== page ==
“Q. Why are they both declining? A. It’s due to the decline in mobility that we’ve seen nationwide - it has to do with economics. People typically don’t move during recession periods because of the uncertainty about jobs. But on top of that you have negative equity positions for many peoples’ homes. Their homes are underwater because they owe more on the mortgages than the homes are worth. As many as half of mortgage holders in this and surrounding states that send us the preponderance of our immigrants - they have not been able to sell their homes. Therefore, they are unable to move.”

“So far it’s looking like a soft landing for Canada’s housing market, analysts, economists and realtors generally agree, despite the fact home sales were down 17.4 per cent in December over a year earlier. According to the CREA figures, almost every major Canadian city saw double-digit sales declines. With a typical house in Toronto now costing about seven times median income, and a staggering 10 times median income in Vancouver, the cooling of the market should allow wages to start to catch up, says Bank of Montreal economist Sal Guatieri.”

“‘If we do see the spring market roaring back, in some ways we would be comforted, but I think we’d be more worried about the possibility of a bubble and that could trigger a further tightening of mortgage rules which could hit as interest rates do start to move up over the next few years,’ he said.”

“Housing analyst Ben Rabidoux thinks it’s too early to know if Vancouver and Toronto can avoid hard landings and substantial price declines, given baby boomers aren’t driving sales in big numbers anymore and the new mortgage rules have knocked buyers out of the market. ‘It’s a soft landing at this point, but if we continue to see sales trends (downward) like this, it will impact prices. A soft landing and a crash both start the same way.’”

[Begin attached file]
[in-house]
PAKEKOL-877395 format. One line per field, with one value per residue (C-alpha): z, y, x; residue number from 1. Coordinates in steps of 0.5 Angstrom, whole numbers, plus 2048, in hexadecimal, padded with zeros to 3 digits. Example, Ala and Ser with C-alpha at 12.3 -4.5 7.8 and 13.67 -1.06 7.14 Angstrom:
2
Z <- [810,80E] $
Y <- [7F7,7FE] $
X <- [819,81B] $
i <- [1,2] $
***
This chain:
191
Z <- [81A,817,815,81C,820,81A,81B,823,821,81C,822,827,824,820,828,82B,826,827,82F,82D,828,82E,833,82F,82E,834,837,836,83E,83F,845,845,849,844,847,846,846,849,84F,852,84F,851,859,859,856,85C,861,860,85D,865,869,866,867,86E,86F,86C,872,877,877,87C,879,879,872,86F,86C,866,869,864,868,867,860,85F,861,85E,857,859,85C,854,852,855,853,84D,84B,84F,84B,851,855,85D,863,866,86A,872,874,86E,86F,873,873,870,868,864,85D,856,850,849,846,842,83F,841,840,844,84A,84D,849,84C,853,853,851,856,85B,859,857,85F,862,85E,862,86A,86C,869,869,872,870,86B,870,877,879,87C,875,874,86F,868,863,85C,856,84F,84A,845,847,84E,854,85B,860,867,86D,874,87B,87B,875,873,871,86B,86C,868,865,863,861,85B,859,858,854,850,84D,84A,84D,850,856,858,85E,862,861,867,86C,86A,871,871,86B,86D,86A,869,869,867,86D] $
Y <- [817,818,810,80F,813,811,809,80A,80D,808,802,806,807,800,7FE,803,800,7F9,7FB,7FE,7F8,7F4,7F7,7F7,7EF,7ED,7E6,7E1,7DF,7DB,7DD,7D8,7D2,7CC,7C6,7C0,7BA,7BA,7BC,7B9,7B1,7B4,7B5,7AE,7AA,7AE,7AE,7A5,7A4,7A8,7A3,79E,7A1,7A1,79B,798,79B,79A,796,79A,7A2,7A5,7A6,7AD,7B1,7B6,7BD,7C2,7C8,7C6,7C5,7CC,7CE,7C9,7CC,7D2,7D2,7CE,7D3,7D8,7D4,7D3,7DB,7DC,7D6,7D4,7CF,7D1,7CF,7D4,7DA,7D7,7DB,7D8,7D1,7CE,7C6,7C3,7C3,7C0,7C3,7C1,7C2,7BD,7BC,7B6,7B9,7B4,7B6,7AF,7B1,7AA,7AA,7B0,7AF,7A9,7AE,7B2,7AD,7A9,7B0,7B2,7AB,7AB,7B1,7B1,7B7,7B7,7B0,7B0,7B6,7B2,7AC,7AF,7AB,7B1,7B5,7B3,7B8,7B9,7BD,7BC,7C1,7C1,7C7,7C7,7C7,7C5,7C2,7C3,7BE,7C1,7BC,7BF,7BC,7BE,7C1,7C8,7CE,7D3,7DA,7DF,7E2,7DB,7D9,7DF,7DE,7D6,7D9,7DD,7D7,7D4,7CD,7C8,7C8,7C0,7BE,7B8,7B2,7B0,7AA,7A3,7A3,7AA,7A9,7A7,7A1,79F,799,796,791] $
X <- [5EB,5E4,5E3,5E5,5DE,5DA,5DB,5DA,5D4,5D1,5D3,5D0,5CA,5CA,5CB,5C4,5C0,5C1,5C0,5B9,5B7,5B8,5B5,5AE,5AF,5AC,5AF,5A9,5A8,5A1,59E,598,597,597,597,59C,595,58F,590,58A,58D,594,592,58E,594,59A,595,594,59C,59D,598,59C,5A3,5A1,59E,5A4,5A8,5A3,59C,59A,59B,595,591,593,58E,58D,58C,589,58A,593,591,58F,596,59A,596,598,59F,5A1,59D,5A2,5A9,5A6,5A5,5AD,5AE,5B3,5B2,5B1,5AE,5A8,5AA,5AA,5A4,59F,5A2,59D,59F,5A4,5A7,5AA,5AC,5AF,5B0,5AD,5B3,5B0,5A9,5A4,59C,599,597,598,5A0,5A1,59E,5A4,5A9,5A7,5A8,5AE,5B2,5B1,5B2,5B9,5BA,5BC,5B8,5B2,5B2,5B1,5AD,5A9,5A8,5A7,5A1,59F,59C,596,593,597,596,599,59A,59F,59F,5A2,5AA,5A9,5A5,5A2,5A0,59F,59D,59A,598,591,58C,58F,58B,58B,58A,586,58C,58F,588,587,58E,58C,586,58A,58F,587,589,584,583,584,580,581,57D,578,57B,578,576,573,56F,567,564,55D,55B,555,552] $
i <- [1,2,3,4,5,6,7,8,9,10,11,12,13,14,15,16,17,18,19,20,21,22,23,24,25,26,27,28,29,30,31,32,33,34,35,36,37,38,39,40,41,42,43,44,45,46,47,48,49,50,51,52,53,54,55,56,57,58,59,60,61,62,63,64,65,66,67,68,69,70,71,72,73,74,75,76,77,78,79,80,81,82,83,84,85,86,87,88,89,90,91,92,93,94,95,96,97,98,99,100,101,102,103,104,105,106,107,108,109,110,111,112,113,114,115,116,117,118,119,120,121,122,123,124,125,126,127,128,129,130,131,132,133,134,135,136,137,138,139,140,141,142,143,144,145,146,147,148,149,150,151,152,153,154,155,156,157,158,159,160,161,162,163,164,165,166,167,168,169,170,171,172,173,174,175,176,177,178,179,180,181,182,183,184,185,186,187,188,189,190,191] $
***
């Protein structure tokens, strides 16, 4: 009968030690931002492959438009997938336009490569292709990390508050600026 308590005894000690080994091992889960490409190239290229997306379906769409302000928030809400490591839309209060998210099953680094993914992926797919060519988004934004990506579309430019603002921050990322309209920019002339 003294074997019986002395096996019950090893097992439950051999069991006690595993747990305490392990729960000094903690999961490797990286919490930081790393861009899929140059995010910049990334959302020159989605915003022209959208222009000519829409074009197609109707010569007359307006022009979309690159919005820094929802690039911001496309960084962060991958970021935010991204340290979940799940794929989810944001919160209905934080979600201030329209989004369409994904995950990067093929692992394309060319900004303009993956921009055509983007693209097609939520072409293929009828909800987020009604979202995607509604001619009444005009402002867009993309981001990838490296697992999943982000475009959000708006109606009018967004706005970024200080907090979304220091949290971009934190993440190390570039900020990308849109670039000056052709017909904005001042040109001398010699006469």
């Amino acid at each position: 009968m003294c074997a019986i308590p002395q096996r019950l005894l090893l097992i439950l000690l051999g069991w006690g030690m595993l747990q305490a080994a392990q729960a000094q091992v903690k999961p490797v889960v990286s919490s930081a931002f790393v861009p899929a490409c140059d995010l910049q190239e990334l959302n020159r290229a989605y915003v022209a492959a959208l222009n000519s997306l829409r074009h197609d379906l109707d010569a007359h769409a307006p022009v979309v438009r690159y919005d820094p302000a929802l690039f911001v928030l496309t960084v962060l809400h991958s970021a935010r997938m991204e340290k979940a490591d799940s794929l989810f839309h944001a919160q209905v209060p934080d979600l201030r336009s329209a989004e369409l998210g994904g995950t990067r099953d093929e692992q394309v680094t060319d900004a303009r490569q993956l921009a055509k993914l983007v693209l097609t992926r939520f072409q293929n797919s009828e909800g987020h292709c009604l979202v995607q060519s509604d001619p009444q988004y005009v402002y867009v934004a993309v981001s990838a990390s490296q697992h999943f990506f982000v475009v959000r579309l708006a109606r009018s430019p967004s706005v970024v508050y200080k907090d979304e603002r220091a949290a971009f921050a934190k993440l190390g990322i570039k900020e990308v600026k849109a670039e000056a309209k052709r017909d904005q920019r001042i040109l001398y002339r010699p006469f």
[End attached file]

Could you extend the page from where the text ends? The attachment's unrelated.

“Britain’s biggest house builder is in rude health. In a trading update on Wednesday Barratt Developments said pre-tax profits in the first six months should more than double to £45m. Contrast this with 2008 when the company almost went bust. But through the goodwill and economic sense of the taxpayer, via Gordon Brown’s office in the Treasury, Barratt was saved. The government told the banks to lay off indebted businesses, especially property firms (to save the housing market). It also came up with a £1bn lending scheme and grants for the building industry.”

“It wasn’t the only one. Hundreds of building firms eased their way back to health with government cash. The banks are doing the same, namely rescuing their old business models and executive bonuses with profits built on taxpayer support and overcharging customers. It seems governments of all colours believe the only way to kickstart the economy is to allow the institutions that made most of the profits in the boom – the banks and property developers – to get back on their feet with free money from the taxpayer so they can rip off their customers again.”

“It’s the same old problem and probably means another property/banking crash is coming down the track sooner than we think.”

“According to figures from the Beijing Municipal Commission of Housing and Urban-Rural Development, 260,000 flats (excluding government-subsidized ones) were sold in 2012, surging 67 percent compared to 2011. Figures from the Shanghai Urban Construction and Communications Commission showed that in December 2012, 1.1 million square meters of commercial apartments were sold, the highest number in 23 months. As transaction volume expands, property and land prices were also growing. Property developers are increasingly enthusiastic about bidding for land. For example, in land auctions held in Beijing in December 2012, land prices hit a new record high.”